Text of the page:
The next thing I considered was the fabric design and the colors used.  The fabric is a very light blue with a brown stripe.  Some people I know are very good at identifying the possible years of manufacture just from the colors used.  Unfortunately, I am not one of those persons, so without a lot of reading and looking at period examples, that information does not help.  What about the stripes, though?  In looking at magazines from 1934 through 1950, I noticed the popularity of stripes increased around 1940, and they stayed popular throughout the 1940s.

So, my best guess is that my Sun Modes set dates to around 1947 or 48.  I would appreciate any additional insights.

This was a great addition to my collection.  In collecting I’ve noticed that the playsuit is often found for sale, but it is rarer for the skirt to be present as well.  I already had one set that is most likely early 1940s.  It was home sewn using feedsack material, a good example of WWII era thrift.  It’s nice to now have a later example.

Let me add a few words about condition.  This set was quite dirty, so I did hand wash it with great success.  Besides the hemming, there are some crude hand repairs to the sleeves and underarms.  For now I’ll leave them as they are.  I rather like the evidence of the former owner’s hand.

 

 

18 Comments

Filed under Collecting, Sportswear, Summer Sports, Vintage Clothing

18 responses to “A Sun Mode Original by Jane Irwill

  1. Inspiring detective work — thank you!

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  2. Great work sorting out the play suit’s origins. Love it and the matching skirt. Great find. Cheers, Michele

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  3. Christina

    I would date this set at c1946-47. The buttons are modest – look utilitarian so perhaps limited materials post-war. The skirt length is good to me. After this date beachwear begins to change quite radically. Nice find.

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  4. Ironic Lizzie – I used a Jane Irwill sweater photo for this week’s “Fresh Vintage” for Vintage Fashion Guild members.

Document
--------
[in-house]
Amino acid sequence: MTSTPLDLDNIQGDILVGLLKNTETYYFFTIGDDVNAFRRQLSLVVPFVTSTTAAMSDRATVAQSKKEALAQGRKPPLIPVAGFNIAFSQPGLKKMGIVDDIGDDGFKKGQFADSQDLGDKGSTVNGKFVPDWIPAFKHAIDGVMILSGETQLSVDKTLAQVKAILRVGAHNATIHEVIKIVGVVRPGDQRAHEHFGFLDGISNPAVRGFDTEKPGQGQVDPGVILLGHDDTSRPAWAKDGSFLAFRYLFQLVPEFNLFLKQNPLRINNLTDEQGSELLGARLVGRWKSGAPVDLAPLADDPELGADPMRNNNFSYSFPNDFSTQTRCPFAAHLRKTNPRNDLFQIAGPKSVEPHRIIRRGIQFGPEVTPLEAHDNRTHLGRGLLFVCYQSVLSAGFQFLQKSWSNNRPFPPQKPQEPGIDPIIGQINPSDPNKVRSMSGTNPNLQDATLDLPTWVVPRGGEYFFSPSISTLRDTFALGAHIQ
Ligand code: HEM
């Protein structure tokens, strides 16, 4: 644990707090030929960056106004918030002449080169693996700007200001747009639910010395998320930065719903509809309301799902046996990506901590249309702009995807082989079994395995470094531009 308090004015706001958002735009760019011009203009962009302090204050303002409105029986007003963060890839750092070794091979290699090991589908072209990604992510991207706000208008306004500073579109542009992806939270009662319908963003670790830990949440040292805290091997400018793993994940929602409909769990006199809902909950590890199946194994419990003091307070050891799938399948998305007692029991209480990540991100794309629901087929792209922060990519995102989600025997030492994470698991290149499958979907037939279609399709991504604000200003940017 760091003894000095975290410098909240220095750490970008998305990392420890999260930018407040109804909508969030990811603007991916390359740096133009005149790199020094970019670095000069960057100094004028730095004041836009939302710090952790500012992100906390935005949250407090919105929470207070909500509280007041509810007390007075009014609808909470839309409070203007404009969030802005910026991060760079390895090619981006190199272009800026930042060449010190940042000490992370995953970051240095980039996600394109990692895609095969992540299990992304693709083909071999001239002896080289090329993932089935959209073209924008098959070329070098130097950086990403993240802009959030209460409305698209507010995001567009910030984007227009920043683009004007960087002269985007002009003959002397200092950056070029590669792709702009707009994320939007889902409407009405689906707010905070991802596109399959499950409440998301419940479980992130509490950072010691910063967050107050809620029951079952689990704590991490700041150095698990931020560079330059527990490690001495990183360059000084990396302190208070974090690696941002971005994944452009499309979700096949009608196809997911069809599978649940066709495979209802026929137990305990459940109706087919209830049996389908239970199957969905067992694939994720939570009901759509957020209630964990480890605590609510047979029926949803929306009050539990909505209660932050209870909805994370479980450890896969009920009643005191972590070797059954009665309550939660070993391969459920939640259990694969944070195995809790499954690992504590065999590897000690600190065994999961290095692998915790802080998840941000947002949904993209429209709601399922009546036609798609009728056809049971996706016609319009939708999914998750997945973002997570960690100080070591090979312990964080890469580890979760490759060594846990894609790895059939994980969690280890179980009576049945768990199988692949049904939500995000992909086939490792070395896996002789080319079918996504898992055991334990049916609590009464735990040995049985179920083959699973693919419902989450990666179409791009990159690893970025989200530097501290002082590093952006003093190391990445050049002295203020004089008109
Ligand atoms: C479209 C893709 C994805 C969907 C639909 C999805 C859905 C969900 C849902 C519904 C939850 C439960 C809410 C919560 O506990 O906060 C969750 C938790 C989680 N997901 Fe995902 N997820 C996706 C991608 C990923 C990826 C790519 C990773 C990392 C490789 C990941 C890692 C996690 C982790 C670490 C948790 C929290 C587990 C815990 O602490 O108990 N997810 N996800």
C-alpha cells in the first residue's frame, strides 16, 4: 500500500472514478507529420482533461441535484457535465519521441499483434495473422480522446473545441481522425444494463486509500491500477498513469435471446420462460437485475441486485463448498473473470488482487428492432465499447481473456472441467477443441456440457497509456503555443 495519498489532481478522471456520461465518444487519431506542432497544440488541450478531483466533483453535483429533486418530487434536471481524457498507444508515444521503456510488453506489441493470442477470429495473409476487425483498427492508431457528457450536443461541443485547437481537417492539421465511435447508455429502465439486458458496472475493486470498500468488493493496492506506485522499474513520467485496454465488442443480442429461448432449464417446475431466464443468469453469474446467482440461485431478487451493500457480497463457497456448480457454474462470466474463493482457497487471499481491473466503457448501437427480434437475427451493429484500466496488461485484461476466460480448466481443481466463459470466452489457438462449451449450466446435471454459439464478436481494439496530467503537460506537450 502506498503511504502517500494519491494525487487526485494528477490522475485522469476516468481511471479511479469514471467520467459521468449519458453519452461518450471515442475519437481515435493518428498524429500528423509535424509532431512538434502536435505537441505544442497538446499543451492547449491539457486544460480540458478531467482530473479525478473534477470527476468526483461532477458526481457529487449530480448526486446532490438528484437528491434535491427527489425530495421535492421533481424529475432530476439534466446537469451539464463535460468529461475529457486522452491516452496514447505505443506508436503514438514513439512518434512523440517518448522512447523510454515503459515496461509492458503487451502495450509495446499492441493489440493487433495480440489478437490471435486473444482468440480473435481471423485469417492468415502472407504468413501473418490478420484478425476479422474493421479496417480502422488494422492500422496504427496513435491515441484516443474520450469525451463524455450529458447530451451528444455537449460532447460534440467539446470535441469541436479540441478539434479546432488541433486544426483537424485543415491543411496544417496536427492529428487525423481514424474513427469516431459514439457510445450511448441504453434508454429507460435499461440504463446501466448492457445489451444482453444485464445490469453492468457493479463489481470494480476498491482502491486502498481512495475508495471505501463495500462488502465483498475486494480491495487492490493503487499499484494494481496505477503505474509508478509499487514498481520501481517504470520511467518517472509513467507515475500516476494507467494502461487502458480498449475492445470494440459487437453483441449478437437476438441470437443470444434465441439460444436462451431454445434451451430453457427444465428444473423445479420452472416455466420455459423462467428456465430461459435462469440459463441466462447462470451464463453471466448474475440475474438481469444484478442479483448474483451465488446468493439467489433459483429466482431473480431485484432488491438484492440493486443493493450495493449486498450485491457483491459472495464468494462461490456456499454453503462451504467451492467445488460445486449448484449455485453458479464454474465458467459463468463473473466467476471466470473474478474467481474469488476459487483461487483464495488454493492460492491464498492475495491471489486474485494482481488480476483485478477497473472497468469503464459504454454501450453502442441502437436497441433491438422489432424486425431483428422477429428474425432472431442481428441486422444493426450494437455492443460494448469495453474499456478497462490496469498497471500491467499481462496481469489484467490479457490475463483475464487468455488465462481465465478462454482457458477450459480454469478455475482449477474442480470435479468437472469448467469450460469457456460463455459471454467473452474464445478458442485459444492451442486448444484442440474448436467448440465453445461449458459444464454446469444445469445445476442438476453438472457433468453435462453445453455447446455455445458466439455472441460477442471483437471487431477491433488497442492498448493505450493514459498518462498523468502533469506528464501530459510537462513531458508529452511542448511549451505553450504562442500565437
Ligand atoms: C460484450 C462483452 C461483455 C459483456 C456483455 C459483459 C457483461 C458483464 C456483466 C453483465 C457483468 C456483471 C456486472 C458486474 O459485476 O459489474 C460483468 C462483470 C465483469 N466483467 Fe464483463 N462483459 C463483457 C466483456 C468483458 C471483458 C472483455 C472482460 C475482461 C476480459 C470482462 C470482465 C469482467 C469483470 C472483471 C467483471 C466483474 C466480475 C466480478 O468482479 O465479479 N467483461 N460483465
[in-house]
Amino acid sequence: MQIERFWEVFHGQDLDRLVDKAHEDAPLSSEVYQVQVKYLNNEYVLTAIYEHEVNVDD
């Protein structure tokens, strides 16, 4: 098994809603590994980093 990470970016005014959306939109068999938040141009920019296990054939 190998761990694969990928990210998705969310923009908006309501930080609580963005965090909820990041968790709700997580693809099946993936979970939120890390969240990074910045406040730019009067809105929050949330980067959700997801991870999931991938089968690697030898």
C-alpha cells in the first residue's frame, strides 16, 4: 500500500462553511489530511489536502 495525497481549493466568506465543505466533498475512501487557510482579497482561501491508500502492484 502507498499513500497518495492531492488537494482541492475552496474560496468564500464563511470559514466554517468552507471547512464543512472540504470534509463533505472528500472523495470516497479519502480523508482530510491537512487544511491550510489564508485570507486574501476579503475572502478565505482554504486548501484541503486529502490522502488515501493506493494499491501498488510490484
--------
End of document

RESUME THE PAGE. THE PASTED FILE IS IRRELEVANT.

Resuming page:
http://forums.vintagefashionguild.org/threads/fresh-vintage-from-vfg-members-week-of-sept-22-sept-28.60911/#post-605675

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  5. Christina

    See “Fashions by Angela” in this link;
    http://archives.chicagotribune.com/1946/06/07/page/24/article/teach-mothers-to-give-ears-to-deaf-children
    After WW11 fashion restrictions began to be lifted e.g. Fabric – but skirts and dresses began to be adapted in all sorts of ways including using fabric from other garments like slacks to create gores. War restrictions in the US had regulations on the amount of fabric you could use in pleating for example.

    Hope this helps to identify your playsuit.

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  6. Thank You! I have seen the label – never had time to find out who she was. “Mode” seems to have been a popular name for fashion houses/business’s -30’s-60’s. Merry Modes I remember seeing it on doors in the garment district -old companies. Togs was another popular name. Some remained thru 80’s

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  7. Your question about insights on this playset got me going. I went to home sewing patterns, which are the best indication of accepted fashion silhouettes, IMO, I eventually ran the late 1940’s into the ground and turned up a pretty close cousin to your set: Simplicity 2013, dated 1947. With the exception of length, this is a good match, right down to the stripes. The only real deviation is the yoke gathers in bodice front. So based on this pattern, I would say that your deduction is spot on, the Sun Mode set is definitely from 1947, or so (score!)
    http://vintagepatterns.wikia.com/wiki/Simplicity_2013

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  8. What a great piece! I love how practical, but cute it is! And seriously, why do they not make pieces like this anymore!?

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  9. Pingback: Reid’s Holiday Togs 1930s Playsuit | The Vintage Traveler